The snowpack that 40 million people rely on for water was supposed to provide a bounty this year. Instead, much of it melted away fast and early — part of a long-term trend associated with climate change.
The Zuni tribe's homeland is one of the most parched sections of the country. The tribe has already declared three drought emergencies in the last 15 years. Will it survive the next one?
Lake Powell faces demands from stakeholders with different water needs as runoff is forecast to decline due to warmer, drier conditions.
By Alexandra Tempus, Fair Warning In 2002, Utah was reeling from four years of dry conditions that turned the...
Cloud seeding disperses dust-sized silver iodide particles into clouds so that ice crystals can form on those particles and fall to the ground as snow.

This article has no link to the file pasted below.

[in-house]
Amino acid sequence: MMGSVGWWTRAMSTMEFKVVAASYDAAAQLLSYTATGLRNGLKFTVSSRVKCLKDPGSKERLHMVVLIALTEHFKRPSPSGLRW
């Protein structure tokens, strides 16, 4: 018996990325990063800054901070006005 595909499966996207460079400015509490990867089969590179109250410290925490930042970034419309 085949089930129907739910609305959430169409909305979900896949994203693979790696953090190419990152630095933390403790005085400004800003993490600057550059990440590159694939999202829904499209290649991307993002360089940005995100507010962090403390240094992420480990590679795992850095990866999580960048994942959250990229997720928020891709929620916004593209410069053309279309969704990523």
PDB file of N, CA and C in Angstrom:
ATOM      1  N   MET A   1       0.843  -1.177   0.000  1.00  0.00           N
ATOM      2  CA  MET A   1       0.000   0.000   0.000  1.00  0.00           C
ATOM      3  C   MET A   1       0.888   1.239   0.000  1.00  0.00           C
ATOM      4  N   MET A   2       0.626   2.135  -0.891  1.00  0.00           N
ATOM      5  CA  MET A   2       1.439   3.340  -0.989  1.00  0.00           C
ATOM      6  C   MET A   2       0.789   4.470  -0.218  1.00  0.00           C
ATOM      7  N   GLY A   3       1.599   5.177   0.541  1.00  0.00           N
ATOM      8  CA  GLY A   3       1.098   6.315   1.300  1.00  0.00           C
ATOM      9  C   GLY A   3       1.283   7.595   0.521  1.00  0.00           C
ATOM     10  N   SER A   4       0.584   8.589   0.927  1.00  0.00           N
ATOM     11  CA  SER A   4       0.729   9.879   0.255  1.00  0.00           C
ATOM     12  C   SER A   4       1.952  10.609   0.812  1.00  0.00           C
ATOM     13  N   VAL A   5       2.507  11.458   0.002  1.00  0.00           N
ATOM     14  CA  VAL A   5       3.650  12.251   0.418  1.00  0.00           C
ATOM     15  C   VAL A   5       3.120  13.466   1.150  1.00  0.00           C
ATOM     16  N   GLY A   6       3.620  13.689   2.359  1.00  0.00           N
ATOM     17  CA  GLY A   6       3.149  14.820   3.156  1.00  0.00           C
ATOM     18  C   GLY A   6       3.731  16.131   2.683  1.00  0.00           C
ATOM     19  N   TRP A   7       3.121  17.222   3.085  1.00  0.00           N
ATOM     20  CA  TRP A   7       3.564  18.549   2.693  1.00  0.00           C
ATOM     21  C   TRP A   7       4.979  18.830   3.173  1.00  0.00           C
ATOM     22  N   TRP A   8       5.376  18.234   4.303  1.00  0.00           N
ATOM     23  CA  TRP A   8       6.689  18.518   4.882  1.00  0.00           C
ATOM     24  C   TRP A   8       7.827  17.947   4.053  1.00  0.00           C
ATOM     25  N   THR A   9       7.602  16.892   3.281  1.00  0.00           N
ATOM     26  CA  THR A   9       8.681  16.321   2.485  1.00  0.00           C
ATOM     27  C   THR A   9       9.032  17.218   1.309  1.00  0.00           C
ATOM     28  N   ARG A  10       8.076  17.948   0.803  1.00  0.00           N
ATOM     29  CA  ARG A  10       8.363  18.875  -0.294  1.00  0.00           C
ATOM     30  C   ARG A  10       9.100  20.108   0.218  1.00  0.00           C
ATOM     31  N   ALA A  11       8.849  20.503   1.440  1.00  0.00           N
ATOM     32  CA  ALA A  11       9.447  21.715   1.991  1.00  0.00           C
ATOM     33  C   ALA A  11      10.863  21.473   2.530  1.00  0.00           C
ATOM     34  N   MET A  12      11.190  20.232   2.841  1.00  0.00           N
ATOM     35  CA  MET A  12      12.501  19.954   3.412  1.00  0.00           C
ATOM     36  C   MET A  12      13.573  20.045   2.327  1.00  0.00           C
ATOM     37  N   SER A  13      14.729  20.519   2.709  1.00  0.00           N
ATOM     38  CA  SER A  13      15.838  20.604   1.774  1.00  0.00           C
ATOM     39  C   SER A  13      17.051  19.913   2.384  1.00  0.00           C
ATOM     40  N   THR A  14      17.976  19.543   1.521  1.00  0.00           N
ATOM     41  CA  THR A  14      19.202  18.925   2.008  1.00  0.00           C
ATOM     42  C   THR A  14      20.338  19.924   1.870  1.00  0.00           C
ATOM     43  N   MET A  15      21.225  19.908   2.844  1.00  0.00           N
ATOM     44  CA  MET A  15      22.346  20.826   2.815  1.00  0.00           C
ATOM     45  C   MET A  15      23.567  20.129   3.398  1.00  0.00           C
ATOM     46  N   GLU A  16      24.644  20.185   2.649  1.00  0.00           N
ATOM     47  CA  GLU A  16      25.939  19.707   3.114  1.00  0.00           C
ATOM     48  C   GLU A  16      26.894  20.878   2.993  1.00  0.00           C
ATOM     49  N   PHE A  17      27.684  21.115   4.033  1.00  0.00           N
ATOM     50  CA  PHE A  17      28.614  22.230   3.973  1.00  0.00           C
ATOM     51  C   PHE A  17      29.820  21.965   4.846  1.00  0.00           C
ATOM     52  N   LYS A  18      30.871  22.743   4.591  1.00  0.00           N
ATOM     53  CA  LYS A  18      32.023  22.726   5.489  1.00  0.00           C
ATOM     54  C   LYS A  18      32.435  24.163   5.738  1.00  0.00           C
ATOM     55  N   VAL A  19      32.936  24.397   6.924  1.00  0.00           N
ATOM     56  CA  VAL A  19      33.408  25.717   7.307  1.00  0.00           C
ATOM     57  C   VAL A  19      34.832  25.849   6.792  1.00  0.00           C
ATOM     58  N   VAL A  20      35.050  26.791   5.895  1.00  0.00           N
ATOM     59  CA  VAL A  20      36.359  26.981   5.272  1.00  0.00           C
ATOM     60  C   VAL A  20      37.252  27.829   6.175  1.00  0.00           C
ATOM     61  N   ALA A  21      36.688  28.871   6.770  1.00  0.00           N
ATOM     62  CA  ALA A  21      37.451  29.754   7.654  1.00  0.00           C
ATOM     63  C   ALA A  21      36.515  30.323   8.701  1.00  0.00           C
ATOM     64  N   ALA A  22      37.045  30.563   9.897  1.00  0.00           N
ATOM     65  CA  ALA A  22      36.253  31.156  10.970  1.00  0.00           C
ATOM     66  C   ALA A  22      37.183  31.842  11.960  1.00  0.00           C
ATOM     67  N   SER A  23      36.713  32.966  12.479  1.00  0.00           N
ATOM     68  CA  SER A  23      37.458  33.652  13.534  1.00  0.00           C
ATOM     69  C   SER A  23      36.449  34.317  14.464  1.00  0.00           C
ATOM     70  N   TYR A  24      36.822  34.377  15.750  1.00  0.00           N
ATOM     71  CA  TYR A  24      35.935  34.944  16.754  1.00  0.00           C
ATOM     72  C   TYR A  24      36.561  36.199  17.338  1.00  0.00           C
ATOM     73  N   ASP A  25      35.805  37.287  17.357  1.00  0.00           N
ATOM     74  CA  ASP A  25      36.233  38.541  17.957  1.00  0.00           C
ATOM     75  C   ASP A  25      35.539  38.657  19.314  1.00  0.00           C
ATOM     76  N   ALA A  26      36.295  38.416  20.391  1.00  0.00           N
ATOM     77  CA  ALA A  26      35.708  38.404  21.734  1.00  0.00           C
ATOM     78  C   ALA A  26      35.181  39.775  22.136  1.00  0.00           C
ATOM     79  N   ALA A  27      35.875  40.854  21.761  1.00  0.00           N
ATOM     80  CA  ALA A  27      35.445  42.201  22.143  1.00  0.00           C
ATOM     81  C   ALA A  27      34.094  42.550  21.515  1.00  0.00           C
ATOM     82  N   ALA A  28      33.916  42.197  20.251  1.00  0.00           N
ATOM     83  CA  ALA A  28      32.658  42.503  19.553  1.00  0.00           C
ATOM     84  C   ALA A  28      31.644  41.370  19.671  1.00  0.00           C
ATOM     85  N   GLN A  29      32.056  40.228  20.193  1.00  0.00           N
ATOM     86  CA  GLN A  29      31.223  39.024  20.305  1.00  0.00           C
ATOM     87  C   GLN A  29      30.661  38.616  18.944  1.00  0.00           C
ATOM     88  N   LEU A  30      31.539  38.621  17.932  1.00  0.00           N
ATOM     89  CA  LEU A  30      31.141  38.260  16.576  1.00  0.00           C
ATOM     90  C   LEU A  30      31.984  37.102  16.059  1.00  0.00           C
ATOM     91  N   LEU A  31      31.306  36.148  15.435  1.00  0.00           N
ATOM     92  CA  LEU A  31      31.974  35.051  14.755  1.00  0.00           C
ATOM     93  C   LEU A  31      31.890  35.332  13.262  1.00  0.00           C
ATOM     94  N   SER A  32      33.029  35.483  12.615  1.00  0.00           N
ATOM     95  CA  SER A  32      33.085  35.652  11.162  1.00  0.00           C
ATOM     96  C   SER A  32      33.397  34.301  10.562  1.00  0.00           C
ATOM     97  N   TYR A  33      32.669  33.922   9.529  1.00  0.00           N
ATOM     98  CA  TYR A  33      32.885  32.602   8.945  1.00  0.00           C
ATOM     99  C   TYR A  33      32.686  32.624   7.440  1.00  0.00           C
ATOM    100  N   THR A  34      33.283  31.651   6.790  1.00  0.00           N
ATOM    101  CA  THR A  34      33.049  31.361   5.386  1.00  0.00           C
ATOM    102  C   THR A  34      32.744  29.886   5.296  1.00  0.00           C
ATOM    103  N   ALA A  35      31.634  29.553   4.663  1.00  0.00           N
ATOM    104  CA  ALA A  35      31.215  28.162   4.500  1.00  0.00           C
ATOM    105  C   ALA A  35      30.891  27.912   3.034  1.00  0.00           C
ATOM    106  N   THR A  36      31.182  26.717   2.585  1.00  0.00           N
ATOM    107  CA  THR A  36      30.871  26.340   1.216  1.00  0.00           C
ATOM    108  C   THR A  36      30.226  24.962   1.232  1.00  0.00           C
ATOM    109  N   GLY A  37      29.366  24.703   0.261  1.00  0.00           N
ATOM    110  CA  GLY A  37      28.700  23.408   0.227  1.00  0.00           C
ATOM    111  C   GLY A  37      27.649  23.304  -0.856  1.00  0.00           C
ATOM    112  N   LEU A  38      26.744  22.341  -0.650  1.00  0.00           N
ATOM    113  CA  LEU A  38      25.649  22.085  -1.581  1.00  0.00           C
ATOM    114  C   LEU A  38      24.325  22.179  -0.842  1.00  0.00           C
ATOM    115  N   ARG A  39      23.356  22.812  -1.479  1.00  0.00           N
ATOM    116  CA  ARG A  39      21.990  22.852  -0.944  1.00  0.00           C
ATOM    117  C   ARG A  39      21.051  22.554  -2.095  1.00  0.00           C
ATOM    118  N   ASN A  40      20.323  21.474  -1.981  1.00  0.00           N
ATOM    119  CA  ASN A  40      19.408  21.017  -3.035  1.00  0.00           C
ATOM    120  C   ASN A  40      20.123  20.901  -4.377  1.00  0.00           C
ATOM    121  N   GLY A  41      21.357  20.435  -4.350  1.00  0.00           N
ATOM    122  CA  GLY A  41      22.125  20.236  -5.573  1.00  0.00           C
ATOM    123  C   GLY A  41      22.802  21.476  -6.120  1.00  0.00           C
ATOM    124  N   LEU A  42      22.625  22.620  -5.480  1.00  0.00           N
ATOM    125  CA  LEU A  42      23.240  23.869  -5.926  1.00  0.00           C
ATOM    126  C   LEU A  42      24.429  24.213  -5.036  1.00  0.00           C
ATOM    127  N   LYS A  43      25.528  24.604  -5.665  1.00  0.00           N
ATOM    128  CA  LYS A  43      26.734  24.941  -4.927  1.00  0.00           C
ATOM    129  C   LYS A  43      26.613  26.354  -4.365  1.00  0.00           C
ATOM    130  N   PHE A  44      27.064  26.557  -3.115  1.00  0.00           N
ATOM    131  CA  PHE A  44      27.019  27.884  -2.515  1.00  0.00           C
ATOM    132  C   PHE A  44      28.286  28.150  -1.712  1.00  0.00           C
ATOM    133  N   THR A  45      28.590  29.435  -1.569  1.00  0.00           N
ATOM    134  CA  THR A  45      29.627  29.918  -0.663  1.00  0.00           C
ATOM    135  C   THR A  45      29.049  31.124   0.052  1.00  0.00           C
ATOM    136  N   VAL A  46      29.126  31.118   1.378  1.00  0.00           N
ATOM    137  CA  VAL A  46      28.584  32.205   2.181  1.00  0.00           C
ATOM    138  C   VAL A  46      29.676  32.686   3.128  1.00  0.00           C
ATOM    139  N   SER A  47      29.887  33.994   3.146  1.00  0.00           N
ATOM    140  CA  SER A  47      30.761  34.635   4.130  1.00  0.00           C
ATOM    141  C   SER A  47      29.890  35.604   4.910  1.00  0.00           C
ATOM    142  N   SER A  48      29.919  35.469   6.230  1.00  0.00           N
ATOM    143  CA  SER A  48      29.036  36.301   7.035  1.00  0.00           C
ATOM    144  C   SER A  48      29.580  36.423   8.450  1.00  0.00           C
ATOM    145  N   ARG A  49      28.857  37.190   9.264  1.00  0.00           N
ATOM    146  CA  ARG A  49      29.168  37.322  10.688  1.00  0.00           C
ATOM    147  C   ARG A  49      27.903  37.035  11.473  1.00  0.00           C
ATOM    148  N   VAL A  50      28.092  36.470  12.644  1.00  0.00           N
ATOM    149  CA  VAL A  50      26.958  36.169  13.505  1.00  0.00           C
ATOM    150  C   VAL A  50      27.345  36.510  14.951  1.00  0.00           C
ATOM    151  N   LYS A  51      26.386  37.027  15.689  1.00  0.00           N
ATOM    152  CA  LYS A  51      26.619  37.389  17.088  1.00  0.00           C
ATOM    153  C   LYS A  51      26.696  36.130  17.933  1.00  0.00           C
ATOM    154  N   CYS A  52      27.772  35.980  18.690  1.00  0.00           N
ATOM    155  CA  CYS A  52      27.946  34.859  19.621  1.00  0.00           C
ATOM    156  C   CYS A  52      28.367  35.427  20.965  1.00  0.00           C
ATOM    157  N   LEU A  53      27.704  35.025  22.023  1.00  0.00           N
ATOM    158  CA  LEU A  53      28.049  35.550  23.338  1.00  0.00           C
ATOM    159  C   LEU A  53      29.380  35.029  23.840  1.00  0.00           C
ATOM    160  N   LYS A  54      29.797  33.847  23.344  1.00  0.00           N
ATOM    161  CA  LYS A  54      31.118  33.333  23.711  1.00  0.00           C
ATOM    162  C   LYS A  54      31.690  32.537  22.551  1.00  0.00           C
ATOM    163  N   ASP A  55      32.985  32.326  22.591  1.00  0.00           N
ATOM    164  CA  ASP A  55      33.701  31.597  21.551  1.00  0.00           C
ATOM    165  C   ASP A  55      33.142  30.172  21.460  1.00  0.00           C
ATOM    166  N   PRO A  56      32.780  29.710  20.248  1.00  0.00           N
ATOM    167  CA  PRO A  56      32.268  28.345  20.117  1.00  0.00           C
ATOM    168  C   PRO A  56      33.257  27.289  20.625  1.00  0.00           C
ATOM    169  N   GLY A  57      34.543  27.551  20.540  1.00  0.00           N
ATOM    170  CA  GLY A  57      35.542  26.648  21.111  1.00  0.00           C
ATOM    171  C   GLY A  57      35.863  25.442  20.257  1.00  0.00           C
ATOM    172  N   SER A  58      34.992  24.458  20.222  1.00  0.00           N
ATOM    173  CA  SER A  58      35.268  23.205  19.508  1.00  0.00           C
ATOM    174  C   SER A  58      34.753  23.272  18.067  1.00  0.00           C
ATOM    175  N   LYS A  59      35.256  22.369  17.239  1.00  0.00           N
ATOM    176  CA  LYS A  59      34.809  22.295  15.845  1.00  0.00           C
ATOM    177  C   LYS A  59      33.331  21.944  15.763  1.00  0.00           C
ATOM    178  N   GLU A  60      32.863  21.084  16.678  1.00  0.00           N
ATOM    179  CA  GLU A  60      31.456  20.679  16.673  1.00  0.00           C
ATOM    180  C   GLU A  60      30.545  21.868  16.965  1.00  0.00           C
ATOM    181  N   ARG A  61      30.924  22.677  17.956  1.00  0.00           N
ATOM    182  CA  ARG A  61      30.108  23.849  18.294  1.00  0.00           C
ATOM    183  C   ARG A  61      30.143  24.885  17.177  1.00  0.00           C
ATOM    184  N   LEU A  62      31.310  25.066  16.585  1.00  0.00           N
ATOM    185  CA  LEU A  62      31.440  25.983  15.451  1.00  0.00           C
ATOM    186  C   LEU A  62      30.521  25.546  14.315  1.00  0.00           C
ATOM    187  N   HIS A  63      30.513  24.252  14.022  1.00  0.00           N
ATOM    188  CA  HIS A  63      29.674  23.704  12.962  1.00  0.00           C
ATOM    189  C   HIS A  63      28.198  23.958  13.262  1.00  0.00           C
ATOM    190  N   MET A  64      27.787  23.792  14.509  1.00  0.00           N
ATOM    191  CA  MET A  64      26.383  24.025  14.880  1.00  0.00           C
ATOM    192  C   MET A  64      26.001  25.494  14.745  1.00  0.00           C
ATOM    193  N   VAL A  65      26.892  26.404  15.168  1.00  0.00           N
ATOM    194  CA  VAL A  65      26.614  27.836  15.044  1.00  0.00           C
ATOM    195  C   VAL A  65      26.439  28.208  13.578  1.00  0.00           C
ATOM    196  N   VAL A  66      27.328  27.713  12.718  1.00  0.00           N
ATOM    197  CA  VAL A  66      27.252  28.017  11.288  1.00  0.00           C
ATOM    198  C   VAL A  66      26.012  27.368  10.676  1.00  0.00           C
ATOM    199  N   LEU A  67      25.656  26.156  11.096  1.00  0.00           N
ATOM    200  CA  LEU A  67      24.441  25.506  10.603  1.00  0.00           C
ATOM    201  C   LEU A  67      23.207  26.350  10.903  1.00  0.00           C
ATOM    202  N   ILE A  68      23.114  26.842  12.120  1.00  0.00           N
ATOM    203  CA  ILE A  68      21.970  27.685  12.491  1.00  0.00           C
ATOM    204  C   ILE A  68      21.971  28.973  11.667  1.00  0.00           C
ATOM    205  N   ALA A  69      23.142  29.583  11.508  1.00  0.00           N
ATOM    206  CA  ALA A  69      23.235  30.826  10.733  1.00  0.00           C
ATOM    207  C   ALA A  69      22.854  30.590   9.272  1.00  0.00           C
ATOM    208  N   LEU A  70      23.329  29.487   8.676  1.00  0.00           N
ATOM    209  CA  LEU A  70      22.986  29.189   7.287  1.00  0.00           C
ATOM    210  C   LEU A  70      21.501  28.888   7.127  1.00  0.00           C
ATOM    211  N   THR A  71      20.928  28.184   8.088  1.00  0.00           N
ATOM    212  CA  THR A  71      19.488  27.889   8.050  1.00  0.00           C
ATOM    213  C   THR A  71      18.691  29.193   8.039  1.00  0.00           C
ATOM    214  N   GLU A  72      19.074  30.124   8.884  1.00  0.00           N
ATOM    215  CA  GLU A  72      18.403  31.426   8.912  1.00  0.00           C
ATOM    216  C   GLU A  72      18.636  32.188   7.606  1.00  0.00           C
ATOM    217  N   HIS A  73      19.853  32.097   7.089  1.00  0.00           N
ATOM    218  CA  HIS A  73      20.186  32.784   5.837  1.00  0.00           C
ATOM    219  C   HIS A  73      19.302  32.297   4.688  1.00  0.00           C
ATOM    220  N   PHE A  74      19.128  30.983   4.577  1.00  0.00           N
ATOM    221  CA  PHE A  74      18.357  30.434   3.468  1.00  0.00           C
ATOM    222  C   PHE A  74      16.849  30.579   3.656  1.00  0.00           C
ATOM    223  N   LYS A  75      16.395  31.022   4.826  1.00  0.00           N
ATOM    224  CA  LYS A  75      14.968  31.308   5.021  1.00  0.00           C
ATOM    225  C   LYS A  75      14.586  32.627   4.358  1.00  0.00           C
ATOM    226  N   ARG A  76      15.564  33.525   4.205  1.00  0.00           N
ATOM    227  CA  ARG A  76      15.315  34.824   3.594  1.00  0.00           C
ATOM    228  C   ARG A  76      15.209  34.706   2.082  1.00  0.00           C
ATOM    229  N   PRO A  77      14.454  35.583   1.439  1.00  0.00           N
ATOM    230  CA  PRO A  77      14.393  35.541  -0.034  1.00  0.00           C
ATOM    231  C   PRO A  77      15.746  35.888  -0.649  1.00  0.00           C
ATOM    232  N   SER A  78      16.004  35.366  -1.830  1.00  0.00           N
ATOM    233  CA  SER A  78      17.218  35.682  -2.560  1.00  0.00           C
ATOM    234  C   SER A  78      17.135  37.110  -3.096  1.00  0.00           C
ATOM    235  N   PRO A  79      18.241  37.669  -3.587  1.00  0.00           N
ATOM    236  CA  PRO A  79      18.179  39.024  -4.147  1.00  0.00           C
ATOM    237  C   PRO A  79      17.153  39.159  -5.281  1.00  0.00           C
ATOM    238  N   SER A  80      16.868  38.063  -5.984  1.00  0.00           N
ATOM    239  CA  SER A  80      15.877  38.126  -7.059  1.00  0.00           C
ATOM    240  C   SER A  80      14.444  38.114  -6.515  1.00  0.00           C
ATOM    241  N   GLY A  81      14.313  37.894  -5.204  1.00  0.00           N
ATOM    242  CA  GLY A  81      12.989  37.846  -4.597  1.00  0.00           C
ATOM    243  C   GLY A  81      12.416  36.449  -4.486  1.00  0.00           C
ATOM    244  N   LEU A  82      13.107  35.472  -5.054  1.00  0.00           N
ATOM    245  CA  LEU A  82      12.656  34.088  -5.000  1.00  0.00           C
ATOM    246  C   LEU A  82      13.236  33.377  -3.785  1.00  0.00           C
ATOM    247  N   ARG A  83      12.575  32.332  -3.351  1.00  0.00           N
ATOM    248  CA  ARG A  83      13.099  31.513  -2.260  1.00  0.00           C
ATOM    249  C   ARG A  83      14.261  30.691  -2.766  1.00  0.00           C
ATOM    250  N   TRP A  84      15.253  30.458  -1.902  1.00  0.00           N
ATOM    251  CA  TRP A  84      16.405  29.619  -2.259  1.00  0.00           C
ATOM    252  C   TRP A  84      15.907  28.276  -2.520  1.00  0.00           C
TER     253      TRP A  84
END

Scientists fear that eventually the toxic residue of more than a century of agricultural runoff will be blown into the air — and into the lungs of residents.
The Colorado River has been dammed, diverted, and slowed by reservoirs, strangling the life out of a once-thriving ecosystem. But in the U.S. and Mexico, efforts are underway to revive sections of the river and restore vital riparian habitat for native plants, fish, and wildlife.
Once criticized for being a profligate user of water, fast-growing Phoenix has taken some major steps — including banking water in underground reservoirs, slashing per-capita use, and recycling wastewater — in anticipation of the day when the flow from the Colorado River ends.
Communities along the Colorado River are facing a new era of drought and water shortages that is threatening their future. With an official water emergency declaration now possible, farmers, ranchers, and towns are searching for ways to use less water and survive.
With the Southwest locked in a 19-year drought and climate change making the region increasingly drier, water managers and users along the Colorado River are facing a troubling question: Are we in a new, more arid era when there will never be enough water?
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